How, then, do we get qualified? That’s just it - God doesn’t call the qualified, He qualifies the called. If you have accepted Christ, you are qualified! Don’t let your failures get you down; rather, use them as reminders of how much you (and we all) need Jesus. If you haven’t accepted Christ, the good news is that you’re only missing one qualification. There is no credit check, and no test for which you have to study. God is waiting with open arms to welcome you into His family! All you have to do is ask; God’s Simple Plan of Salvation can show you how.
Today, our series “The 3:16s of the New Testament” reaches its other bookend (the end if you’ve been reading along, the start if you’re looking at it once it’s done), as we look at Matthew 3:16, presented here in context with verse 17.
16After Jesus was baptized, He went up immediately from the water. The heavens suddenly opened for Him, and He saw the Spirit of God descending like a dove and coming down on Him. 17And there came a voice from heaven:
This story is also covered in Luke 3:16, which we covered two weeks ago. This week, though, I’d like to focus on the One who was baptized - Jesus. After He was baptized, the sky opened up, and God the Father was heard confirming Jesus’ identity as His Son; He also expressed his pleasure with Him. This happened before Jesus was tempted (Matthew 4:1-11), and before the Sermon on the Mount (Matthew 5-7). By allowing Himself to be baptized by John, He confirmed that John had been doing the right thing; He did the same thing that John had been telling the people they needed to do. So how do we find out who Jesus is? One of the best ways is to simply look at what He said about Himself, and what others said about Him.
First, Jesus said why He was here.
17"Don’t assume that I came to destroy the Law or the Prophets. I did not come to destroy but to fulfill. 18For I assure you: Until heaven and earth pass away, not the smallest letter or one stroke of a letter will pass from the law until all things are accomplished."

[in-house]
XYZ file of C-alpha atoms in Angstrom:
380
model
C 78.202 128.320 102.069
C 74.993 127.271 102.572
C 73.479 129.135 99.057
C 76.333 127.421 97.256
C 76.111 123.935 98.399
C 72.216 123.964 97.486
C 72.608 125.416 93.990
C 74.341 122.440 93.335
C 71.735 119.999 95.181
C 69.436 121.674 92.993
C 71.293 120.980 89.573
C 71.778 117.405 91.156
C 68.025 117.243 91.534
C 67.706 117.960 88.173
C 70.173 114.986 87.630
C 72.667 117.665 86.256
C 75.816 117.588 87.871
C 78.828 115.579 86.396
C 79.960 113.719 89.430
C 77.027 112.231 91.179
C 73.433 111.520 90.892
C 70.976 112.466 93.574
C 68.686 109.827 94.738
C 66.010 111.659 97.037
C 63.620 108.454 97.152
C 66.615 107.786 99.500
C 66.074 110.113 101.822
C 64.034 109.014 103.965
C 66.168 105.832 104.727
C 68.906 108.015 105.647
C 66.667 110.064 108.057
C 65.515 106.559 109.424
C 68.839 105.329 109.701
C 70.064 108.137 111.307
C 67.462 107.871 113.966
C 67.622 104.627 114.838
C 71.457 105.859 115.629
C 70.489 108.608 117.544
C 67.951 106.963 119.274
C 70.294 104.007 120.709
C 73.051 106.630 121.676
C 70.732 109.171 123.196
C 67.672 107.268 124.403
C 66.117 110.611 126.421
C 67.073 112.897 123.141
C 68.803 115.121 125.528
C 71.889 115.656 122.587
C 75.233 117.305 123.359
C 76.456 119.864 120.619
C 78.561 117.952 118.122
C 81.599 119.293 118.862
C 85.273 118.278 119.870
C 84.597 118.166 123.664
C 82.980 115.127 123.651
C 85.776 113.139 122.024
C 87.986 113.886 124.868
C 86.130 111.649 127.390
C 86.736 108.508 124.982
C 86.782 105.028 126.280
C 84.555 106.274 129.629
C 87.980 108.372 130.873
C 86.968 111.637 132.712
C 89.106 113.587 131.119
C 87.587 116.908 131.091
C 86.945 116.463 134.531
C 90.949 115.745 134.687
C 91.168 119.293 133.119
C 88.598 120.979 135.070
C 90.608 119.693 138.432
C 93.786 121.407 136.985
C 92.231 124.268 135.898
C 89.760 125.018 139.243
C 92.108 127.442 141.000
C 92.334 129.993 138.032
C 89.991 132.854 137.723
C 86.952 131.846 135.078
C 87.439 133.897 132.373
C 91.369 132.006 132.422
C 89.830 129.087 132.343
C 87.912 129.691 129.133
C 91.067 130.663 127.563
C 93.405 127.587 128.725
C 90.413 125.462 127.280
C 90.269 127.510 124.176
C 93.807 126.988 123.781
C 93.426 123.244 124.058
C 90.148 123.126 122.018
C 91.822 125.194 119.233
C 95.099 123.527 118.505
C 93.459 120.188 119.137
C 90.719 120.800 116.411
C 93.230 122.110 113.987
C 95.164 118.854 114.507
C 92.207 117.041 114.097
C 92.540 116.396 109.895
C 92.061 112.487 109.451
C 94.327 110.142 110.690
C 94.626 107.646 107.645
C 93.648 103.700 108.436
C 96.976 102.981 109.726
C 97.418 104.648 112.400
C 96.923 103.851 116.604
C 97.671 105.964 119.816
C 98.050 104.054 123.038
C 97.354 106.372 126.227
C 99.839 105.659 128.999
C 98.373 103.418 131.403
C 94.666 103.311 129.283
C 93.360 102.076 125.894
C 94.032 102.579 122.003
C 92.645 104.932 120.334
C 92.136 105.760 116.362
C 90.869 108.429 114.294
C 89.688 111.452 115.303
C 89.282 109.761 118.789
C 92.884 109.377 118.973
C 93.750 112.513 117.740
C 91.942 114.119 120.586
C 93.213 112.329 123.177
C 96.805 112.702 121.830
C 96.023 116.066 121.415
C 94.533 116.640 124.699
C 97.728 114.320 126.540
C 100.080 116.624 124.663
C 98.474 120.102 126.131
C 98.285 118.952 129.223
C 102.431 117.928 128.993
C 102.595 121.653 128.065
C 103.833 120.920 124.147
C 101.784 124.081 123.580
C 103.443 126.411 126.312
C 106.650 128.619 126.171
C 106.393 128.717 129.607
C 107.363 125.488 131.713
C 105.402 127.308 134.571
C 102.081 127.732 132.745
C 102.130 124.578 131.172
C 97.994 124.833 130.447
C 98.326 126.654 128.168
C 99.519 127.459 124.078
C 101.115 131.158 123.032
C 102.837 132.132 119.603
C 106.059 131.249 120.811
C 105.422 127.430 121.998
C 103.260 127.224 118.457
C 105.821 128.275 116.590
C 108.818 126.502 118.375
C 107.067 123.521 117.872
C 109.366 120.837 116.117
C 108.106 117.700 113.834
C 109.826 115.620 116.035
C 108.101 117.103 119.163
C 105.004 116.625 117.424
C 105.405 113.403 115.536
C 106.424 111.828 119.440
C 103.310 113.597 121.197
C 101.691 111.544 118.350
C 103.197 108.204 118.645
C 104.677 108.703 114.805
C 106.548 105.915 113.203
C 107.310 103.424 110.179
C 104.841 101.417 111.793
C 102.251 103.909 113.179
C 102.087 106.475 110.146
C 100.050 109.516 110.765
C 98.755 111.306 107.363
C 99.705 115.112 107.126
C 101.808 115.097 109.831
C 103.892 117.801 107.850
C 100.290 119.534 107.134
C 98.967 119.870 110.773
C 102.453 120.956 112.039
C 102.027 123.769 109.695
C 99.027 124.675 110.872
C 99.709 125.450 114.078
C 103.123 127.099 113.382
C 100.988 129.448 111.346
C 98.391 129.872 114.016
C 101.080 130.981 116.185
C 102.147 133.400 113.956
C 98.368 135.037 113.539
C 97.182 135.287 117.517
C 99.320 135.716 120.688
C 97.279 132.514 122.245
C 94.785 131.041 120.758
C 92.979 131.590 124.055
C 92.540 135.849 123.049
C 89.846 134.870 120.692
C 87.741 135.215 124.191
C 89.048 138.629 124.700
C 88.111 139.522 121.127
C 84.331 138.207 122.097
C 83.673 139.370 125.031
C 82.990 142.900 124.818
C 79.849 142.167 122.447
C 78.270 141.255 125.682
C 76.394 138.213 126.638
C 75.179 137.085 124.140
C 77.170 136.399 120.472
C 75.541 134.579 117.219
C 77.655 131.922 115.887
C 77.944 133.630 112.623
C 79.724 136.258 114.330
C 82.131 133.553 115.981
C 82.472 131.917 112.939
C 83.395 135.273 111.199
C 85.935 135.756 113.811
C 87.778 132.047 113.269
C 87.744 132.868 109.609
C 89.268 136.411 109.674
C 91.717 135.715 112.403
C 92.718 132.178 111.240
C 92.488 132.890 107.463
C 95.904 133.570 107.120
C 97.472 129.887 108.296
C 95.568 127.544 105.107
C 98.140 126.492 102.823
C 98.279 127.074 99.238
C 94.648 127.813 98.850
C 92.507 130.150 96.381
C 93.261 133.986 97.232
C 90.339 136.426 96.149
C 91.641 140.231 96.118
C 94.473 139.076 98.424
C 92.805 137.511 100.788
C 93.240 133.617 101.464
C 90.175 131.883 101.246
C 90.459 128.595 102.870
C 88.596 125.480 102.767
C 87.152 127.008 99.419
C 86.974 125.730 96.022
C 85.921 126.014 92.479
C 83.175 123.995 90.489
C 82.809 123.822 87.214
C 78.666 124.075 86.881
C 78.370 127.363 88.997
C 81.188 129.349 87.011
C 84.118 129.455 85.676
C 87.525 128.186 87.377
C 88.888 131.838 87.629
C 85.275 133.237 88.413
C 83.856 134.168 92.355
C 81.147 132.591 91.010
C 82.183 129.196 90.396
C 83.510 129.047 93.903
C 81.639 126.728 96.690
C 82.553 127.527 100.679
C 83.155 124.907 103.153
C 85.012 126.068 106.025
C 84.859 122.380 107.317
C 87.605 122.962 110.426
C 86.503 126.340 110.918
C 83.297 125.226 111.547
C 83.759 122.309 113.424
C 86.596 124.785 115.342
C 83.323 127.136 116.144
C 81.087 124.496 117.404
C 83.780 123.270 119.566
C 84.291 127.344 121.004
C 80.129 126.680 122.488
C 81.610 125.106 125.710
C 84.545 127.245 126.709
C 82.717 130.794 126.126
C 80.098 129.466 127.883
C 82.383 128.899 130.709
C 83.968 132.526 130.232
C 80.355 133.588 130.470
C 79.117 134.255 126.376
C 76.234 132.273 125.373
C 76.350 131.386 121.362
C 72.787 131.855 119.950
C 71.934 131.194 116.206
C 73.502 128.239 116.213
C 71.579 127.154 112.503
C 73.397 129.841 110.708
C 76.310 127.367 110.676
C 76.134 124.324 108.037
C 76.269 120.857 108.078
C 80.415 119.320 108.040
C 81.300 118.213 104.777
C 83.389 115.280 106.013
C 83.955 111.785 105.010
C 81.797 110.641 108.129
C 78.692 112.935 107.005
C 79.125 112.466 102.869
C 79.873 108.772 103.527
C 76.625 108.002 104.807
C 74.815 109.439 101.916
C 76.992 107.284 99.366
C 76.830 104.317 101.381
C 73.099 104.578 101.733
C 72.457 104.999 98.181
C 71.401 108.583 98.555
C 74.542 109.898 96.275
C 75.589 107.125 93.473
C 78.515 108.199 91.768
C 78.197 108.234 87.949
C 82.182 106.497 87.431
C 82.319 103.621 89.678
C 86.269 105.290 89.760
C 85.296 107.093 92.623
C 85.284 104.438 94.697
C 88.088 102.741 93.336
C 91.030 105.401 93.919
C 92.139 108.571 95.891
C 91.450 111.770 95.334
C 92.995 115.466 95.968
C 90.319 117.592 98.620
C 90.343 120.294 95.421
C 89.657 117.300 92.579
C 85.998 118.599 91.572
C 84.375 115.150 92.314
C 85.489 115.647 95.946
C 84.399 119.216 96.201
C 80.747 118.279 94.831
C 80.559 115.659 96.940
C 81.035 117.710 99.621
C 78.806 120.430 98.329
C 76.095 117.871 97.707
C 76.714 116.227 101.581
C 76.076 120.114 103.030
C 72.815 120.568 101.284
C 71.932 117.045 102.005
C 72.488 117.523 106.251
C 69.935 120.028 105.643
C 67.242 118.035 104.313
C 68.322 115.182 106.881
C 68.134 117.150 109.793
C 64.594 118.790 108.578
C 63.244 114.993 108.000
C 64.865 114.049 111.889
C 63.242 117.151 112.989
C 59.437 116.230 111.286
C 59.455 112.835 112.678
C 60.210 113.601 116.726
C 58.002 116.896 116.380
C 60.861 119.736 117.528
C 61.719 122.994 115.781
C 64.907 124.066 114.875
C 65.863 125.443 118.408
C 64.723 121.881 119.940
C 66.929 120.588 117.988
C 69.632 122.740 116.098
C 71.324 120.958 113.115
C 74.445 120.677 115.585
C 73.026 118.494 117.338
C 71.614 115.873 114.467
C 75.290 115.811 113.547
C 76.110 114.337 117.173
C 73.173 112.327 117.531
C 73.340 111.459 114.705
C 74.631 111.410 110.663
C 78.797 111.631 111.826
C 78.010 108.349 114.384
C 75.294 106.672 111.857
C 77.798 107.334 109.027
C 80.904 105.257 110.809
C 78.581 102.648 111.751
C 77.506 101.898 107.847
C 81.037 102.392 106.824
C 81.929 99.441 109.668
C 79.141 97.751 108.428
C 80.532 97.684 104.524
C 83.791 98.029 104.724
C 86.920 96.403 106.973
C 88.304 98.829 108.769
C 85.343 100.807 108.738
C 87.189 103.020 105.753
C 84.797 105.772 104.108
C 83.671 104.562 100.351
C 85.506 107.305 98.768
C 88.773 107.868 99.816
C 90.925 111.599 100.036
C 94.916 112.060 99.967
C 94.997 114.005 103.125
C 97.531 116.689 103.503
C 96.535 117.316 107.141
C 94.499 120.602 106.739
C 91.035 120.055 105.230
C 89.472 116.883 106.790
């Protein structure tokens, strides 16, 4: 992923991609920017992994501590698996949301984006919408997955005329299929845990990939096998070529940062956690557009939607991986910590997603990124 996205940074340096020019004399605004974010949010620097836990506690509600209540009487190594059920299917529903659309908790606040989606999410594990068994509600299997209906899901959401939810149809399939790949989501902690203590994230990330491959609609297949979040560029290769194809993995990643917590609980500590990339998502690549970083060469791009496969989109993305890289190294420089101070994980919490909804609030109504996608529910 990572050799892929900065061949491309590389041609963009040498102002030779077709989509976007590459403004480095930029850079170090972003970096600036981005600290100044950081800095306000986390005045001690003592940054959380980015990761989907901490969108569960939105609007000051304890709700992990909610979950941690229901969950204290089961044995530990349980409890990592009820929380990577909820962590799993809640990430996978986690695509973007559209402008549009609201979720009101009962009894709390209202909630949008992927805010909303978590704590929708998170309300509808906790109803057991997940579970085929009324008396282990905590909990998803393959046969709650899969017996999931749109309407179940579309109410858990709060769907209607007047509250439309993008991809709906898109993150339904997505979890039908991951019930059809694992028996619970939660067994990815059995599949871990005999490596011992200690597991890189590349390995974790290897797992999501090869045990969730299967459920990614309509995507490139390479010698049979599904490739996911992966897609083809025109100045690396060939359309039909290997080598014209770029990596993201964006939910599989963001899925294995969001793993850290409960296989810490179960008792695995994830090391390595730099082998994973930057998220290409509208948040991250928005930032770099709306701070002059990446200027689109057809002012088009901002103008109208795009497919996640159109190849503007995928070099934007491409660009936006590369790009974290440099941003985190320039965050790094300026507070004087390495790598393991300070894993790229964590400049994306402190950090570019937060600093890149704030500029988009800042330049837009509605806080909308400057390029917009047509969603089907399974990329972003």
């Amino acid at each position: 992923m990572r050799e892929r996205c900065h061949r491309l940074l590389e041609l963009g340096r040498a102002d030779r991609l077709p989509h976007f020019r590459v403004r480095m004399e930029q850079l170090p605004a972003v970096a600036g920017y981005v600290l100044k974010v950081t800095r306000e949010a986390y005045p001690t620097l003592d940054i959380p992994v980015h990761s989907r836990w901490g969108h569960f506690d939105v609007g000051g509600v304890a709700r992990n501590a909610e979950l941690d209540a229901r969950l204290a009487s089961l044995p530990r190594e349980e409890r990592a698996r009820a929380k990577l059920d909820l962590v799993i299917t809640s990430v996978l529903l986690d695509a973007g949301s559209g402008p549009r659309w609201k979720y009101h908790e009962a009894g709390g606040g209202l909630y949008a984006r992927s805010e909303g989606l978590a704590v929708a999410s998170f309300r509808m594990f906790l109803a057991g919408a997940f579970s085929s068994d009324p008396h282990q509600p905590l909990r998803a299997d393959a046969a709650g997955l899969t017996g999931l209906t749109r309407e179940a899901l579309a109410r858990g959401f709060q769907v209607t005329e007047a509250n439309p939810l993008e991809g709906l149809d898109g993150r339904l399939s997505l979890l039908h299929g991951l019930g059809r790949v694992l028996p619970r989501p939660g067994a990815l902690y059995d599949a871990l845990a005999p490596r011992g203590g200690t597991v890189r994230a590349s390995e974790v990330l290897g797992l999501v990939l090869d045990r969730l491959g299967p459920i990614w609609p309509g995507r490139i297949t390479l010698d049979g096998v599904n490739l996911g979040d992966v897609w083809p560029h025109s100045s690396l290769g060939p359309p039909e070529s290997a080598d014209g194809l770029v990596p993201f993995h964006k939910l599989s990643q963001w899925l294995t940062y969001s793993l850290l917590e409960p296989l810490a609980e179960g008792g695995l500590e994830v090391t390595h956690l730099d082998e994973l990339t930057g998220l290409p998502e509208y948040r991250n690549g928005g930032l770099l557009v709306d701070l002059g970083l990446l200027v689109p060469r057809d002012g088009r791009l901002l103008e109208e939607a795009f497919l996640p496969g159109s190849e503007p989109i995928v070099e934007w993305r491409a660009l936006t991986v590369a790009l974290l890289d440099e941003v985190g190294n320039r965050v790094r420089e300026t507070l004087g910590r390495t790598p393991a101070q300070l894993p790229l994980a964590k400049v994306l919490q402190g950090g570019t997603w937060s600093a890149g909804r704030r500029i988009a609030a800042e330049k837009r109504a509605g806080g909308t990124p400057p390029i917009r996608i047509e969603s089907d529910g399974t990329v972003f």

This was one of the first things Jesus said in the Sermon on the Mount, following the Beatitudes. This qualification was important for several reasons. First, Jesus said it - that’s a given, but it is a good reason nonetheless. Second, He was about to issue some pretty big clarifications to the law, and contradict some other teachings of the church of that day. He was letting His hearers know that what was about to come wasn’t meant to tear down the law, but to fulfill it. Third, this is early in His ministry. People may have only heard rumors about Him up to this point, and He wanted to make sure that these seekers and followers knew what He was about. Fourth, the current religious leaders were very strict legalists; they would react negatively to someone saying that the law was invalid. (They reacted negatively anyway, but that’s another story.) Finally, this lets us know, 2,000 years later, that everything we’ve read in our Bibles up to this point, the whole of the Old Testament through Matthew 4, is not null and void. Rather, He was the One who had been foretold. The law pointed to Him.
Jumping ahead, Jesus asked His disciples who they thought He was.
13When Jesus came to the region of Caesarea Philippi, He asked His disciples, “Who do people say that the Son of Man is?”